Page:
By Jonathan Wilson
December 17, 2012
Didier Drogba was a finalist for the African Player of the Year award.
Eugene Hoshiko/AP

Timing a retirement is hard enough for anybody; for sportspeople, used to the rush of victory and the adulation of the crowd, to the routine of training and a preposterous income, and facing perhaps 60 years of post-playing life, it must seem almost impossibly daunting.

In terms purely of narrative, Didier Drogba probably should have gone in May after the Champions League final. It seemed the perfect ending. He had been at the club eight years, and had been striving all that time for European glory. He'd been sent off in the 2008 Champions League final and banned for the ferocity of his protests after Chelsea had lost to Barcelona in the 2009 semifinal. Munich was his redemption. He headed the 88th-minute equaliszr and then rolled in the final penalty.

It was Drogba, as much as any individual, who was the inspiration behind that Champions League success, which felt, even as it was going on, as though a bunch of senior players had decided enough was enough and they were going to win the thing no matter what: it was a trophy won by willpower. He had led the line tirelessly in the two legs of the semifinal against Barcelona, scoring the crucial goal in the match at Stamford Bridge with what was pretty much his only chance. His last kick in a Chelsea shirt was the kick that sealed the title, as though the previous eight years had all been building to that moment.

That was the perfect time to bid farewell to Chelsea, as Drogba realized; there was nothing left to achieve. He might, perhaps, have considered quitting football for good -- although, having not started playing regularly at professional level until he was 21, he is a young 34 -- but he had unfinished business with Ivory Coast as well as with Chelsea.

Drogba is the senior player and captain of what is generally regarded as the greatest generation of Ivorian players. With the likes of the Toure brothers, Emmanuel Eboue, Didier Zokora, Salomon Kalou and Gervinho, this is one of the greatest groups any African nation has ever produced. It qualified for the World Cups in 2006 and 2010 and both times was drawn in hideously difficult groups (with Argentina, the Netherlands and Serbia-Montenegro in 2006 and with Brazil, Portugal and North Korea in 2010). First-round exits were unfortunate but explicable.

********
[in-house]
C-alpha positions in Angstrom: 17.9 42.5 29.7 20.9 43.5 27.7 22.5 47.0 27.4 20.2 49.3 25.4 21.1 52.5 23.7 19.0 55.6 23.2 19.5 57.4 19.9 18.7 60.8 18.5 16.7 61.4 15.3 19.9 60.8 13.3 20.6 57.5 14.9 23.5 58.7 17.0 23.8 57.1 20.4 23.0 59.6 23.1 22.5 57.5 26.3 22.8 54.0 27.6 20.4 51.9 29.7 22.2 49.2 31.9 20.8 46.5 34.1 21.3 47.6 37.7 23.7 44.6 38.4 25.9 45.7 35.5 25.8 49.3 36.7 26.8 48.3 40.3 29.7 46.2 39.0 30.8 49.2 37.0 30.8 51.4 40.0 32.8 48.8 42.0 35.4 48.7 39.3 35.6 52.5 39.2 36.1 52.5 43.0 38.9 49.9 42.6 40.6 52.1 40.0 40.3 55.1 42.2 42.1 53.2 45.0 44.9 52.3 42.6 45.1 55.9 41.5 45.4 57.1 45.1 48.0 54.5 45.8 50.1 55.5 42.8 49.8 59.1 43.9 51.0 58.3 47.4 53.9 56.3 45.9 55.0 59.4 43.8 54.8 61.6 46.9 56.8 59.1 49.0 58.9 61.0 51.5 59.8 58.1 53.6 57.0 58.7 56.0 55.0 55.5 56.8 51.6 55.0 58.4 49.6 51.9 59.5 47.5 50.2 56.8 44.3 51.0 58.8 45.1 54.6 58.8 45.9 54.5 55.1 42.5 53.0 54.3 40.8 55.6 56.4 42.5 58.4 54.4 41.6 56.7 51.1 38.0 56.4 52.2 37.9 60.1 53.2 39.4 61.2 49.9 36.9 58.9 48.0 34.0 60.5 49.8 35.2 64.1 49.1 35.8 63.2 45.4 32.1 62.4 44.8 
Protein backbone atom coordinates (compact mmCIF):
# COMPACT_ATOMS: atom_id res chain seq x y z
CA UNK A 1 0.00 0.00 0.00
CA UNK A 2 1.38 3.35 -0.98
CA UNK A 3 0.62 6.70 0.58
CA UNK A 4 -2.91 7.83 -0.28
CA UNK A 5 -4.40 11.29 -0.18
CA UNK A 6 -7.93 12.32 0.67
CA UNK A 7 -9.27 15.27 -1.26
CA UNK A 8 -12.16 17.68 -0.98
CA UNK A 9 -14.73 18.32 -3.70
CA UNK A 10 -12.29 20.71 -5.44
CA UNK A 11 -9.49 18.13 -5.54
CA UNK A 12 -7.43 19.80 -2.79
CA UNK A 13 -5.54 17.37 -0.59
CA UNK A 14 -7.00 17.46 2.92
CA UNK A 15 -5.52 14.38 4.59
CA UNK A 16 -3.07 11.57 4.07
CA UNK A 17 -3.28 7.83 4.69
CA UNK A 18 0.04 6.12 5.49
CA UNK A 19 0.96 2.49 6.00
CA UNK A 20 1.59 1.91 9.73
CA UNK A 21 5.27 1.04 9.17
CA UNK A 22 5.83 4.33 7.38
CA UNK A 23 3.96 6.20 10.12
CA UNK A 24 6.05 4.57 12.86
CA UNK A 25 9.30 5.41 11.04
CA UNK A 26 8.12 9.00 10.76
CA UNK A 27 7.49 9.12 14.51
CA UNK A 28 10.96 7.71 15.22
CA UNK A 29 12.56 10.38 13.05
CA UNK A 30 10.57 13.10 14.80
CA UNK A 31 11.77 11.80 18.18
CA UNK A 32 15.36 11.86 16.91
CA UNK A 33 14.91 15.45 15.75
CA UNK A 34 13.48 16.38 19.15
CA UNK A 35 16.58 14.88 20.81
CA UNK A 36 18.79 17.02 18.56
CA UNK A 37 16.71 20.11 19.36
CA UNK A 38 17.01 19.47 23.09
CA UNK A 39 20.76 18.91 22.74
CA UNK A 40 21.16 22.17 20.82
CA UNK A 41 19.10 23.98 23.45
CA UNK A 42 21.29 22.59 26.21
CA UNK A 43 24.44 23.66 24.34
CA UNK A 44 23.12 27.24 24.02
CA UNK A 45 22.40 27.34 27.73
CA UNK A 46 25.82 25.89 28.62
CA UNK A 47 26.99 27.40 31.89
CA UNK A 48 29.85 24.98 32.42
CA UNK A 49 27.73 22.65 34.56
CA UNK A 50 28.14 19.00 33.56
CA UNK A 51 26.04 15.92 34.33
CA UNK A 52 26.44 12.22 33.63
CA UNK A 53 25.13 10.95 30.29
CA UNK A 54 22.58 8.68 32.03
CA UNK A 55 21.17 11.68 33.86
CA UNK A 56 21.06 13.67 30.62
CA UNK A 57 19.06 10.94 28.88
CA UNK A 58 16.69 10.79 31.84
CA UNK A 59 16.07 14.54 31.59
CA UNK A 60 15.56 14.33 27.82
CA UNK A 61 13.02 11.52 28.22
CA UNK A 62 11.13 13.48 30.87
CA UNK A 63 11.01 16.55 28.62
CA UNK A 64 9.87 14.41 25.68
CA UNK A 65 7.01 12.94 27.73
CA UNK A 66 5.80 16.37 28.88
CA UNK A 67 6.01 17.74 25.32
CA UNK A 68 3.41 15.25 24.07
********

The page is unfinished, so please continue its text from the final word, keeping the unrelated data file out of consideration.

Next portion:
Far less explicable is Ivory Coast's ongoing failure to repeat its Cup of Nations triumph of 1992. In 2006, it lost in the final on penalties to host Egypt. In 2008, it lost 4-1 to Egypt in the semifinals, Amr Zaki giving Kolo Toure a runaround from which he never seems quite to have recovered. In 2010, it conceded an equalizer in the final minute of a quarterfinal against Algeria and disintegrated in extra time. And in January, it lost on penalties in the final again, this time to Zambia.

With the tournament moving to odd-numbered years and another finals beginning in South Africa next month, it's hardly surprising that Drogba should be desperate for one last chance -- particularly given the level of personal responsibility he must feel. He has been a superb captain, statesman-like in orange even when he was at his most petulant in blue, always encouraging younger players. Never losing his rag -- not even with when Gervinho misplaced another simple pass, always calming flashpoints. But he also missed a sitter late in the 2006 final before failing from the penalty spot, and then missed a penalty after 70 minutes against Zambia in Libreville this year.

Would Drogba have retired altogether in May if Ivory Coast had won in Libreville? Perhaps not, but the temptation would have been far greater. And if South Africa is his prime target, all Drogba had to do after leaving Chelsea was find a club where he could play at a level decent enough to retain sharpness -- preferably while making a reasonable wage. Shanghai Shenhua seemed to offer that opportunity but, with rumors of unpaid wages from the start, that did not work out.

Now Drogba is seeking a contract back in Europe and, intriguingly, seems insistent on a two-year contract, taking him to 2014, the same term as his Shenhua contract, which suggests he may be eyeing the World Cup in Brazil as his swansong (although it only drew in Morocco, Ivory Coast is atop its qualifying group). He had been in talks with Juventus, in clear need of a striker, but those seem to have broken down on the basis that the club was willingly only to offer a six-month loan deal.

"Transfer talk seems disrespectful to the players in my team, especially at the current moment," Juventus manager Antonio Conte said. "It's a critical time as far as the economy is concerned and it's the same for several other teams. We won't be signing any top players because we're not in a position to. Neither us, nor other top teams in the Italian league."

That rather cuts down Drogba's options. He has been training with Chelsea -- and it could desperately do with a backup for Fernando Torres -- but at this stage there seems little desire on either his part or that of the club to return to the situation of a year ago. If Chelsea fails to land its preferred targets in January, of course, that could change, and it's possible that if better offers aren't forthcoming, Drogba may reconsider a loan move.

But for now, Drogba has two goals in January: the first is to win the Cup of Nations and tick another item off his to-do list. The second is to find a club to keep him going for the World Cup.

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